Let it be clearly understood, I repeat it, that I am not taking into account 35 moral or religious considerations; I am but saying that that youthful community will constitute a whole, it will embody a specific idea, it will represent a doctrine, it will administer a code of conduct, and 4° it will furnish principles of thought and action. It will give birth to a living teaching, which in course of time will take the shape of a self-perpetuating tradition, or a genius loci, as it is some- 45 not, from such unassisted attempts, contimes called; which haunts the home where it has been born, and which imbues and forms more or less, and one by one, every individual who is successively brought under its shadow. Thus it is that, independent of direct instruction on the part of superiors, there is a sort of self-education in the academic institutions of protestant England; a characteristic tone of thought, a recognized 55 standard of judgment is found in them, which as developed in the individual who

tract a self-reliance and a self-esteem, which are not only moral evils, but serious hindrances to the attainment of truth. And next to none, perhaps, or 50 none, who will not be reminded from time to time of the disadvantage under which they lie, by their imperfect grounding, by the breaks, deficiencies, and irregularities of their knowledge, by the eccentricity of opinion and the confusion of principle which they exhibit. They will be too often ignorant of what every one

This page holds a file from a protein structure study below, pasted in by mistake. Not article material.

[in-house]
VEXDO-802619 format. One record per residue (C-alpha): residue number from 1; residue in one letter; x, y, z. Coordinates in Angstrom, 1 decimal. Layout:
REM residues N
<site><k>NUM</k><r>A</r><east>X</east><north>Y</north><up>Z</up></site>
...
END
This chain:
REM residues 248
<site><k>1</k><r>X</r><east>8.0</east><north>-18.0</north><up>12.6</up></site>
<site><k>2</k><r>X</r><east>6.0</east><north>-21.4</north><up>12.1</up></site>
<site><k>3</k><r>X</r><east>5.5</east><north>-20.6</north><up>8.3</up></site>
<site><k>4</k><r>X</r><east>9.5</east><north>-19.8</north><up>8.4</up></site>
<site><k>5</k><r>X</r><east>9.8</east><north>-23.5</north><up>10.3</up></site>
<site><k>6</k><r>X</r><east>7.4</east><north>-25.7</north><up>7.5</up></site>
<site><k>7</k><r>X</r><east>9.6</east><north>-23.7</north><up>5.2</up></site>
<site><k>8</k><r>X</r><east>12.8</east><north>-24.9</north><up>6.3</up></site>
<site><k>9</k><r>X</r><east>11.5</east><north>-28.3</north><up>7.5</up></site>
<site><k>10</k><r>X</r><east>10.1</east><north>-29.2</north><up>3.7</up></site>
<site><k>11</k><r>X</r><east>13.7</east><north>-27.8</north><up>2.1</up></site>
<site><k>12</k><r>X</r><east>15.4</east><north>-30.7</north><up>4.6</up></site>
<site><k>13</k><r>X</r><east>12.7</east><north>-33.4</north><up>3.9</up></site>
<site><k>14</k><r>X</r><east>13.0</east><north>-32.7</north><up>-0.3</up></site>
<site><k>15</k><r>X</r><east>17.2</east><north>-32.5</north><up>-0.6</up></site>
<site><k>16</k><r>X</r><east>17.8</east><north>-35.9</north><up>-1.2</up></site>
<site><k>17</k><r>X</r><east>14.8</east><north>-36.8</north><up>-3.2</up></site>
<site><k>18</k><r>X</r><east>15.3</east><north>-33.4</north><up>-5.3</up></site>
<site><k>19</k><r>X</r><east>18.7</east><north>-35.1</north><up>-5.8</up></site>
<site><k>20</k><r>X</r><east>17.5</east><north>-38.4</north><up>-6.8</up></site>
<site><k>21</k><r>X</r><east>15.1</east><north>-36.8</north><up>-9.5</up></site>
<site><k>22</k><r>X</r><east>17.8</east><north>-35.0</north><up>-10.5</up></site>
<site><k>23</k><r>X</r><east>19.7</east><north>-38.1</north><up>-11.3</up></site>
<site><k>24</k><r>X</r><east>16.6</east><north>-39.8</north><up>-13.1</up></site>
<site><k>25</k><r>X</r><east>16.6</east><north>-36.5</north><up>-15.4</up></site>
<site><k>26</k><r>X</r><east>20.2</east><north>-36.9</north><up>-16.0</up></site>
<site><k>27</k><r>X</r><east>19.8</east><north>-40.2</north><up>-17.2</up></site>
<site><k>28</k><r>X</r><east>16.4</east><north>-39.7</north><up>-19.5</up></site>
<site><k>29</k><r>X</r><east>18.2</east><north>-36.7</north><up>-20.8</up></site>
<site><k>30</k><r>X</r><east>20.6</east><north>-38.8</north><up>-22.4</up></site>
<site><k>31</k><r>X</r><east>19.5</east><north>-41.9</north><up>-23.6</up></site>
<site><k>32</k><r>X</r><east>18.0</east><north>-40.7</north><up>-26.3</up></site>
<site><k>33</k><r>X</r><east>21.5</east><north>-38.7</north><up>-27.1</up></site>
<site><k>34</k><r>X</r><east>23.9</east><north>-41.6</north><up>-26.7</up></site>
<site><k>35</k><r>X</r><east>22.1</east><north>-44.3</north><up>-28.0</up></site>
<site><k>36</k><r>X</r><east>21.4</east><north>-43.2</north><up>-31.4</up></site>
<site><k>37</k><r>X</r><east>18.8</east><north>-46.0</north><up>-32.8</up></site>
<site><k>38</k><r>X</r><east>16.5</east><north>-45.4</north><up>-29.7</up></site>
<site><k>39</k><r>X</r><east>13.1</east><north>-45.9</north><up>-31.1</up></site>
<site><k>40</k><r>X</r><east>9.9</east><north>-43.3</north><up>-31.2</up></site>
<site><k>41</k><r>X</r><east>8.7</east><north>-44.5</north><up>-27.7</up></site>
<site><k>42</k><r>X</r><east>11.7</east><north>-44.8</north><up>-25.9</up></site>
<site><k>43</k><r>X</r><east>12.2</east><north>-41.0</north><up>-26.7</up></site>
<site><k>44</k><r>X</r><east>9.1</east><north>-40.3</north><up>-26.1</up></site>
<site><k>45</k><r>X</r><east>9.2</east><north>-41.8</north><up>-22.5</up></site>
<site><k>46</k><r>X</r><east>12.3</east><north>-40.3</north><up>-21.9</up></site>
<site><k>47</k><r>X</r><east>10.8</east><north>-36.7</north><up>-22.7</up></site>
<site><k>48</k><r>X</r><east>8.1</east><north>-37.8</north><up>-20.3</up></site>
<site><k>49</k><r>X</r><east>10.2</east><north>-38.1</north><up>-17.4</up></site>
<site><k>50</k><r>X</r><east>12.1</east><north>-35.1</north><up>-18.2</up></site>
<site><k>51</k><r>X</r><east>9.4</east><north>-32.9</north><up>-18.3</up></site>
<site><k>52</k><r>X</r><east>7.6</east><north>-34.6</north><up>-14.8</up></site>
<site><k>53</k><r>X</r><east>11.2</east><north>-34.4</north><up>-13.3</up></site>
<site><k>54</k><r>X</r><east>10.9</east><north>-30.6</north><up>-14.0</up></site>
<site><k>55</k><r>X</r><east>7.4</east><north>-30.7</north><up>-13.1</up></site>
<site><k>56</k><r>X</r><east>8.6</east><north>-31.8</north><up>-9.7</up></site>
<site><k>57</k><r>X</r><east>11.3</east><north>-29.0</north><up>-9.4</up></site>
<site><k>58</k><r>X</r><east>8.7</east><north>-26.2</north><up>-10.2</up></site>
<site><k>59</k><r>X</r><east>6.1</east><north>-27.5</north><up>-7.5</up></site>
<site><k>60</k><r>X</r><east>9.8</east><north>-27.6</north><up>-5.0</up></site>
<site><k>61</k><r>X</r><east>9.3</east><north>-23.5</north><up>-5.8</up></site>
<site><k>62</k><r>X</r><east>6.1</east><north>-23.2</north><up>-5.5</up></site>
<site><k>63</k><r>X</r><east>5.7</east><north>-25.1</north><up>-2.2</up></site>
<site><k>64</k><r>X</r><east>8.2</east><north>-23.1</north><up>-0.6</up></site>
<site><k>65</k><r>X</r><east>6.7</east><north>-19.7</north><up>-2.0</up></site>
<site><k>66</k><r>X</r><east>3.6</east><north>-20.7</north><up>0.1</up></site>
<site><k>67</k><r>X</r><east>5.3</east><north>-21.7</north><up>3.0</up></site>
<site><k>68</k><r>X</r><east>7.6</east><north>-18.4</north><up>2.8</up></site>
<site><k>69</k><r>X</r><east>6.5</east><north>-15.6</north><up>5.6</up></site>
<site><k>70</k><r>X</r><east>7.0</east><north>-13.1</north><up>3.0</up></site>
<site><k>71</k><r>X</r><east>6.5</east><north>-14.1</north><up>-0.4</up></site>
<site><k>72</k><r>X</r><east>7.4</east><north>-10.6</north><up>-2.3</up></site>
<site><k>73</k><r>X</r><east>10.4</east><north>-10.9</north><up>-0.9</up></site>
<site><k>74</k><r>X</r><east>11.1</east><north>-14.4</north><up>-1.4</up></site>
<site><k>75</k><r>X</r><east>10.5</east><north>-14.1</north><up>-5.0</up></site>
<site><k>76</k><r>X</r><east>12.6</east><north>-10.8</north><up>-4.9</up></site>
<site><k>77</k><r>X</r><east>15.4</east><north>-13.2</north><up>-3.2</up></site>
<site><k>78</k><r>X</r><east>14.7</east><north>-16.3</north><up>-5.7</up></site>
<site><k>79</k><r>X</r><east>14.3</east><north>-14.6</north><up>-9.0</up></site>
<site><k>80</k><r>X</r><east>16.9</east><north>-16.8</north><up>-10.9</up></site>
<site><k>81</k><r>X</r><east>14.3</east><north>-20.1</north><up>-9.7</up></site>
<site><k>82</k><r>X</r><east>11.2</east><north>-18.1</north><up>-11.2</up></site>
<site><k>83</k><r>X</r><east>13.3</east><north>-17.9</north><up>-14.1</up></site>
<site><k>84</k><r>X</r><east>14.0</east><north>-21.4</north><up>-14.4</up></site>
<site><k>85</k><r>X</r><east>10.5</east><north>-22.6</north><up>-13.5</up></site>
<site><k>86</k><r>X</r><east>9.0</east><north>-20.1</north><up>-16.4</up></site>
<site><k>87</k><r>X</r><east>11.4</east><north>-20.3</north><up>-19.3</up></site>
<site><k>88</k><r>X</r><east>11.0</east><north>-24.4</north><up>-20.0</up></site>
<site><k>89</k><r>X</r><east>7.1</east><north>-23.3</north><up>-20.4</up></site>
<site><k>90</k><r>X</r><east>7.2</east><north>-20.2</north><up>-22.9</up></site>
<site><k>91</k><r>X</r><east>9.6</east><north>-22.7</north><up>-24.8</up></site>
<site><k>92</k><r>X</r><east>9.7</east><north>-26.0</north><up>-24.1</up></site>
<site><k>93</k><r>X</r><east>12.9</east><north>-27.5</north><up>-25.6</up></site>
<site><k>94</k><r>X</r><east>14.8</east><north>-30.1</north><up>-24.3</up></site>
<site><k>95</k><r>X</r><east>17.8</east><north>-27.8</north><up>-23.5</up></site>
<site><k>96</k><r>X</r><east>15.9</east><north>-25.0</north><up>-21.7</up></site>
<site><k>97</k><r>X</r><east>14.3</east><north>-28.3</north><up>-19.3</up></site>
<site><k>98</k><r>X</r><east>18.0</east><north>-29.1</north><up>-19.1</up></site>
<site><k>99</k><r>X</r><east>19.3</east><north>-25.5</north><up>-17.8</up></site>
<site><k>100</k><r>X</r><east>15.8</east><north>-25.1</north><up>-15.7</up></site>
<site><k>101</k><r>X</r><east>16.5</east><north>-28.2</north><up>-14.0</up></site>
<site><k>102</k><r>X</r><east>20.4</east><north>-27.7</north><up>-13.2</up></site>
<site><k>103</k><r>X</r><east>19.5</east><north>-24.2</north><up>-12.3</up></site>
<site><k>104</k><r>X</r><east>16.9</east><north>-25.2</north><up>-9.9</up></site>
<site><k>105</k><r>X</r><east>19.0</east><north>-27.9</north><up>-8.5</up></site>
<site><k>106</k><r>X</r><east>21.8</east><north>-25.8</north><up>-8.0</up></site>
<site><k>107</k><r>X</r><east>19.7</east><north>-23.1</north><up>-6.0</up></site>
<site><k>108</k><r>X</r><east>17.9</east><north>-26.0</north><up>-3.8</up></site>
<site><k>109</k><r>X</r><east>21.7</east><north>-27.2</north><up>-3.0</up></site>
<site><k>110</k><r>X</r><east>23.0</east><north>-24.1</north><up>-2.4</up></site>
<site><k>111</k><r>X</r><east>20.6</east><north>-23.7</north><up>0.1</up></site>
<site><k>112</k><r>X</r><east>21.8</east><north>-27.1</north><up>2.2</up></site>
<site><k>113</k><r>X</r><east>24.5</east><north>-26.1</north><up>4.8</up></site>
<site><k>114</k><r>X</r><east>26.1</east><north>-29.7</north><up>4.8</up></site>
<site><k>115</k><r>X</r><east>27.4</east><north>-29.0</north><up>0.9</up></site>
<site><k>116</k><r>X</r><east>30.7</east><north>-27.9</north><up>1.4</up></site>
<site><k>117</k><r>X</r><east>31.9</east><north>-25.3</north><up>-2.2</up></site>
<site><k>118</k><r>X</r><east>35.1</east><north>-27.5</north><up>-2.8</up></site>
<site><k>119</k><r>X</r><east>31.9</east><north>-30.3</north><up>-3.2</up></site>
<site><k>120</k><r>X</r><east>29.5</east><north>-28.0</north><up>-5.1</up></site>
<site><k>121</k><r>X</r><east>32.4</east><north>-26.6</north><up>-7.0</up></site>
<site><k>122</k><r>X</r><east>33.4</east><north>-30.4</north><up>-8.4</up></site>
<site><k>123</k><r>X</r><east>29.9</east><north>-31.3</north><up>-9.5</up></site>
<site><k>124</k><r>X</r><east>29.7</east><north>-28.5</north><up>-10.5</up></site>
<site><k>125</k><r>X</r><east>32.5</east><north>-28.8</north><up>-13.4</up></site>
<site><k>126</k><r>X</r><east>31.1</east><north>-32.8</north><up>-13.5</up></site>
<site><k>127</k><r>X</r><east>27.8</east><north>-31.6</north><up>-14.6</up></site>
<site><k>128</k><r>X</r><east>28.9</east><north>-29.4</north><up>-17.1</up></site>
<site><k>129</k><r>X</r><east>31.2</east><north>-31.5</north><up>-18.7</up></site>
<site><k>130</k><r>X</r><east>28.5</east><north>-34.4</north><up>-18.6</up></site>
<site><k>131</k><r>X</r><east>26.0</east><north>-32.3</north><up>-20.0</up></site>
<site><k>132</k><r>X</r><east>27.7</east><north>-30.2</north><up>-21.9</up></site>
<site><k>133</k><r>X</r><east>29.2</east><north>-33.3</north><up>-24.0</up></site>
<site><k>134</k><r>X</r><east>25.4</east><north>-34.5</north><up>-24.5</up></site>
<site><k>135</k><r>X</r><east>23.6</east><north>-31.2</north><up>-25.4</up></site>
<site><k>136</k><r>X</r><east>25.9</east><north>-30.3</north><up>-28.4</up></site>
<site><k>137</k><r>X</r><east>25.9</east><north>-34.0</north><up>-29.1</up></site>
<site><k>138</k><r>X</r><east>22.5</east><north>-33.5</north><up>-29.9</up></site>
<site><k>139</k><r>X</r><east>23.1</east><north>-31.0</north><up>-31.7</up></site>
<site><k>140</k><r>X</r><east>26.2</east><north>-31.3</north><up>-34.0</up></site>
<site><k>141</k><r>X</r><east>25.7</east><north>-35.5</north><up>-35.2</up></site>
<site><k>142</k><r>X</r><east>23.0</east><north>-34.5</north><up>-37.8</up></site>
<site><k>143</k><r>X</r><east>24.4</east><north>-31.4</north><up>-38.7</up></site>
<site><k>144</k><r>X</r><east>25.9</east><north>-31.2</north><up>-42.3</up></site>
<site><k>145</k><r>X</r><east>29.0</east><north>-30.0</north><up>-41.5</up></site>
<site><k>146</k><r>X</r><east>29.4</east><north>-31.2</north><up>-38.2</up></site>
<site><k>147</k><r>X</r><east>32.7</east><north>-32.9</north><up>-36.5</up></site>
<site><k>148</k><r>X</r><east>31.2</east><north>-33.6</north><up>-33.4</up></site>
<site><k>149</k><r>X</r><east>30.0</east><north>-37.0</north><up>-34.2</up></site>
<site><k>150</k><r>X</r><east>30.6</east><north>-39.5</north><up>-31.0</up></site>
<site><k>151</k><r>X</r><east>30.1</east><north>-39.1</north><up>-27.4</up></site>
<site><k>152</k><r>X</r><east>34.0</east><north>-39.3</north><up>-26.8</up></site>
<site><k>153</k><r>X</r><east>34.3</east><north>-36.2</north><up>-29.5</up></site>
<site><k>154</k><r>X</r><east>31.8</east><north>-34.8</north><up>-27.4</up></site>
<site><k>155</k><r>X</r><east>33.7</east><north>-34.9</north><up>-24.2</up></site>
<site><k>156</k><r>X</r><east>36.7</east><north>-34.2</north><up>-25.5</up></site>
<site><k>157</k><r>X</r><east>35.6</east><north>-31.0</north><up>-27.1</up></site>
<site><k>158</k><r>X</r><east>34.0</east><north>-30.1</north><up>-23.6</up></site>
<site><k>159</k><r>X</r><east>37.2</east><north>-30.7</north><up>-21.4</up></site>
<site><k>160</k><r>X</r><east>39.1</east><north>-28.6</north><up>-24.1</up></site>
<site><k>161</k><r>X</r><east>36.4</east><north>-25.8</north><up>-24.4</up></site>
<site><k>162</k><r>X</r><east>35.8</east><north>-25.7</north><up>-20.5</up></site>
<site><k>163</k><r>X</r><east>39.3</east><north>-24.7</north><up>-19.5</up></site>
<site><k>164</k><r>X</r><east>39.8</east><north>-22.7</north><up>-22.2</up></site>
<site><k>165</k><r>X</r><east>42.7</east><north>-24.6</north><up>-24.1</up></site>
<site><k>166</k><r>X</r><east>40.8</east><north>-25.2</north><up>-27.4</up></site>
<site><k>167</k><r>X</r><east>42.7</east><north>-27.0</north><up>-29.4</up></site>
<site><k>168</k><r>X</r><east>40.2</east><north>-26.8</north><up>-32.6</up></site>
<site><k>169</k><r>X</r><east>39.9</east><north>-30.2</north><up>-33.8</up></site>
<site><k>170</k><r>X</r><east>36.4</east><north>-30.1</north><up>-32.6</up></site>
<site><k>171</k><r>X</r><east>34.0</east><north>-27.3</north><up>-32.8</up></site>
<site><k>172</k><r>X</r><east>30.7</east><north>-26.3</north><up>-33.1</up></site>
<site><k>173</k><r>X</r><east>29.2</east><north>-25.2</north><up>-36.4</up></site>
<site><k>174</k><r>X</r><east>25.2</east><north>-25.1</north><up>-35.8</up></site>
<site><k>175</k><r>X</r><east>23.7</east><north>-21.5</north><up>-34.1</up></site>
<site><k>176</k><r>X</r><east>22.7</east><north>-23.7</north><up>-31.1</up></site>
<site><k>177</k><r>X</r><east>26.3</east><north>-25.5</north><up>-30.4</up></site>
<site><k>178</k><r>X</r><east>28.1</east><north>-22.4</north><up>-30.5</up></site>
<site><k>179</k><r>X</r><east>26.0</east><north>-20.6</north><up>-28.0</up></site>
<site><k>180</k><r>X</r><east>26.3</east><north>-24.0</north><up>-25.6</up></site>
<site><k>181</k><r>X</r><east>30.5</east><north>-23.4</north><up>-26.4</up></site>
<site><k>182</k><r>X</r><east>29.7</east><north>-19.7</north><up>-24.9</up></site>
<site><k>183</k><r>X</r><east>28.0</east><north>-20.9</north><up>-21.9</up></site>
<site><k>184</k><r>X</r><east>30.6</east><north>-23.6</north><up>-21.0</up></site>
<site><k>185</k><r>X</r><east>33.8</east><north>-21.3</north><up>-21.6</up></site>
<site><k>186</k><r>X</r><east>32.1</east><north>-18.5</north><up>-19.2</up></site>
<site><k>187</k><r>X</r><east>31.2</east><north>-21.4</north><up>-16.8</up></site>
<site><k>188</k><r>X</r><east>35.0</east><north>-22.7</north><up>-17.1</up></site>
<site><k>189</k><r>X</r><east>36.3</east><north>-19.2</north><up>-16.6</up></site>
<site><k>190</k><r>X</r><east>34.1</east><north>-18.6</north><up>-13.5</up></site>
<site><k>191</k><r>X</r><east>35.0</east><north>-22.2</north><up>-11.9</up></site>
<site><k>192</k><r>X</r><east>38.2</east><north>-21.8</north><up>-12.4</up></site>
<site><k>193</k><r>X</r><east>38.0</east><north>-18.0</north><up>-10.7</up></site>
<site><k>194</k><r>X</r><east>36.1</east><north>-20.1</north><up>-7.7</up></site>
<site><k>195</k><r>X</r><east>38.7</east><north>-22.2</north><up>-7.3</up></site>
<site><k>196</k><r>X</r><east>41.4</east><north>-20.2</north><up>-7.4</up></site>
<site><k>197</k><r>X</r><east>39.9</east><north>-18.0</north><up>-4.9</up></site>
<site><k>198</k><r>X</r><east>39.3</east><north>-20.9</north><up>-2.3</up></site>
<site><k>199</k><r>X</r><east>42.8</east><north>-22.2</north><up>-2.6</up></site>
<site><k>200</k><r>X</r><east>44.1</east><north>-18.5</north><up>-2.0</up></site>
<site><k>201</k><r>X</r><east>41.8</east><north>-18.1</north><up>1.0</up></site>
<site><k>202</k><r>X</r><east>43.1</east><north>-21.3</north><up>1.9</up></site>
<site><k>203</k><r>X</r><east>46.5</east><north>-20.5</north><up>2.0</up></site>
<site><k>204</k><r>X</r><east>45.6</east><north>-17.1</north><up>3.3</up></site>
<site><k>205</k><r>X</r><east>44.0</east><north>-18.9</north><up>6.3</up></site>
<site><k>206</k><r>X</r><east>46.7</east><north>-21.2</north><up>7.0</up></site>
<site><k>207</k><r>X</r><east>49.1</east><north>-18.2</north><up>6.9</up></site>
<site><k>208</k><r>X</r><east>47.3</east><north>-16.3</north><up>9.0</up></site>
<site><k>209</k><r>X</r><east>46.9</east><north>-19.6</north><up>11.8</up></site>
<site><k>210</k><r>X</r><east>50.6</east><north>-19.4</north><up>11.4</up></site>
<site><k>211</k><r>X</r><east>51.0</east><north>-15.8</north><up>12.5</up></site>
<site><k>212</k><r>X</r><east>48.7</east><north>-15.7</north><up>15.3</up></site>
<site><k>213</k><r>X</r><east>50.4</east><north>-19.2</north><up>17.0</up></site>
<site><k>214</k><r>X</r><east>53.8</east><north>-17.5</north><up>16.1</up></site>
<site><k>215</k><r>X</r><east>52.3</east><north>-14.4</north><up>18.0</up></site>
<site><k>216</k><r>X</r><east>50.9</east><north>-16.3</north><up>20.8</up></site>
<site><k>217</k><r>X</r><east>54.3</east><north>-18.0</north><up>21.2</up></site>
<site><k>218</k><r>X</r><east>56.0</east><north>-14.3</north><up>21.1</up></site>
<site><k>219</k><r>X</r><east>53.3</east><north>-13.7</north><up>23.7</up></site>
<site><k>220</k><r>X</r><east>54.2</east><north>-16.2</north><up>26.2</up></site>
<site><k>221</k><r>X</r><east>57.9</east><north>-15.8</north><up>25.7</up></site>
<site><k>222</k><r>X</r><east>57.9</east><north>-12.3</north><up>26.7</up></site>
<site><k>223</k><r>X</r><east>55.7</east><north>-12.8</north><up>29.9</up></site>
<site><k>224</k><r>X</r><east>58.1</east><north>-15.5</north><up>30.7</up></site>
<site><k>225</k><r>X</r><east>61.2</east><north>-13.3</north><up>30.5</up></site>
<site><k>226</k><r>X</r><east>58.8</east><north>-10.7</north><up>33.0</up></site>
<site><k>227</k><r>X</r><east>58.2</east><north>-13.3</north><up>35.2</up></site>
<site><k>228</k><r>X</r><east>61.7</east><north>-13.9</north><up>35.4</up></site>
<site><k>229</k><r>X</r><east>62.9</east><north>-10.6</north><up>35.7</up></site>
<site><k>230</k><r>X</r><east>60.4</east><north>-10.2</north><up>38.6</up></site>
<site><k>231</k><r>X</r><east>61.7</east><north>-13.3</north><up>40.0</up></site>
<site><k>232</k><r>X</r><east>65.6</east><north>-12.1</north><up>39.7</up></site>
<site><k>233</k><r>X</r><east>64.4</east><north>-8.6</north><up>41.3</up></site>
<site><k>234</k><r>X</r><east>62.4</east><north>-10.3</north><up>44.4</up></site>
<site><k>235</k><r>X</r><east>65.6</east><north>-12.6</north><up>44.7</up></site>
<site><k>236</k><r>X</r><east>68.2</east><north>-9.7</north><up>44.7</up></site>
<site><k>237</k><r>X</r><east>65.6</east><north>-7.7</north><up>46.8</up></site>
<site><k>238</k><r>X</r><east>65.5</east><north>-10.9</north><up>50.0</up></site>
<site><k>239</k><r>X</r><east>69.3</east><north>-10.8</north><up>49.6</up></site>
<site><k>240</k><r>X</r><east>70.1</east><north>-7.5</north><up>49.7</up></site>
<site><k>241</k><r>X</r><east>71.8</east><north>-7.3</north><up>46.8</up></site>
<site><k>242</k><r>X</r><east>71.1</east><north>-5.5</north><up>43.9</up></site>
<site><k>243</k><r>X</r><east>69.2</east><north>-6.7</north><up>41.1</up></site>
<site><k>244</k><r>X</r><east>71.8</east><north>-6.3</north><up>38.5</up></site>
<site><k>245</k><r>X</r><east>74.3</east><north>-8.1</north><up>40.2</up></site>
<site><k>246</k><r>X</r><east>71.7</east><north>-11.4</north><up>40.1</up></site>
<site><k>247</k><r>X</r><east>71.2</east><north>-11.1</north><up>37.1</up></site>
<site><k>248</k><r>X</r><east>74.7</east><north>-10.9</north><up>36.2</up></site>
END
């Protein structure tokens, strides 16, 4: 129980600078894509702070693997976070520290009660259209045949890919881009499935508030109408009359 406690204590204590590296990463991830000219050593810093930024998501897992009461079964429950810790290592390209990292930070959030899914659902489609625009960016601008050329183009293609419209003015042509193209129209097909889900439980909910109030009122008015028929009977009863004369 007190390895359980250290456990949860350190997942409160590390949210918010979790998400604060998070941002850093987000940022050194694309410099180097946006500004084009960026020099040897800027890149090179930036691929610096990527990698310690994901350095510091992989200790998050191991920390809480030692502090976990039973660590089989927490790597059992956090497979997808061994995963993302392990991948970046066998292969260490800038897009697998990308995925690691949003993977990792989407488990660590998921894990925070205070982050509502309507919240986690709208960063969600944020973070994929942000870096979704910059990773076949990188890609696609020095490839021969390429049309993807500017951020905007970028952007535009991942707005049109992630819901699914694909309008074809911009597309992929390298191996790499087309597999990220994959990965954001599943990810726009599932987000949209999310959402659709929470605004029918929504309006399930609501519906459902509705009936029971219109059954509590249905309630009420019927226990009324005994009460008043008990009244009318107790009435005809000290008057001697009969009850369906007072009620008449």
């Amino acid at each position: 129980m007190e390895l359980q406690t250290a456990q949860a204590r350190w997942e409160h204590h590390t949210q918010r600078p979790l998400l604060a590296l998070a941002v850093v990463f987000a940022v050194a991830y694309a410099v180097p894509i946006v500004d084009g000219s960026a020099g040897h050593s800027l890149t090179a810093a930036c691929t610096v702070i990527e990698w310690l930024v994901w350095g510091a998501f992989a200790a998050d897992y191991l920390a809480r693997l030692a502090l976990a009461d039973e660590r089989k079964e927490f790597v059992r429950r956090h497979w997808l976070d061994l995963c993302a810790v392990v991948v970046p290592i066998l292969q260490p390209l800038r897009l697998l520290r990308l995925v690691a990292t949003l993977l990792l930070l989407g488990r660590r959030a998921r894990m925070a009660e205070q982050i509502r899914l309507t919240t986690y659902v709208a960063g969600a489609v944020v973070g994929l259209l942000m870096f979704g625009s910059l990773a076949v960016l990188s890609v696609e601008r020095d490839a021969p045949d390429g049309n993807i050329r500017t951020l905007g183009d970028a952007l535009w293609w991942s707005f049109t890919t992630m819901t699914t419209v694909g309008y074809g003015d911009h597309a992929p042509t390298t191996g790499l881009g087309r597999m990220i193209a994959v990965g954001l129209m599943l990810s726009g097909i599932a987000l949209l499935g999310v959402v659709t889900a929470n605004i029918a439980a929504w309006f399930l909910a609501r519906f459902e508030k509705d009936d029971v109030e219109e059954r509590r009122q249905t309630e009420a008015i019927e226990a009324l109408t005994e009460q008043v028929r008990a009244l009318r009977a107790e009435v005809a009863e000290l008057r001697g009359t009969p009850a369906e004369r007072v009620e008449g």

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knows and takes for granted, of that multitude of small truths which fall upon the mind like dust, impalpable and ever accumulating; they may be unable to converse, they may argue perversely, they may pride themselves on their worst paradoxes or their grossest truisms, they may be full of their own mode of viewing things, unwilling to be put out of their way, slow to enter into the minds 10 of others; but, with these and whatever other liabilities upon their heads, they are likely to have more thought, more mind, more philosophy, more true enlargement, than those earnest but ill- 15 used persons, who are forced to load their minds with a score of subjects against an examination, who have too much on their hands to indulge themselves in thinking or investigation, who devour 20 premise and conclusion together with indiscriminate greediness, who hold whole sciences on faith, and commit demonstrations to memory, and who too often, as might be expected, when their period of education is passed, throw up all they have learned in disgust, having gained nothing really by their anxious labors, except perhaps the habit of application. Yet such is the better specimen of the 30 fruit of that ambitious system which has of late years been making way among us: for its result on ordinary minds, and on the common run of students, is less satisfactory still; they leave their place of education simply dissipated and relaxed by the multiplicity of subjects, which they have never really mastered, and so shallow as not even to know their shallowness. How much better, I say, 4° is it for the active and thoughtful intellect, where such is to be found, to eschew the college and the university altogether, than to submitt to a drudgery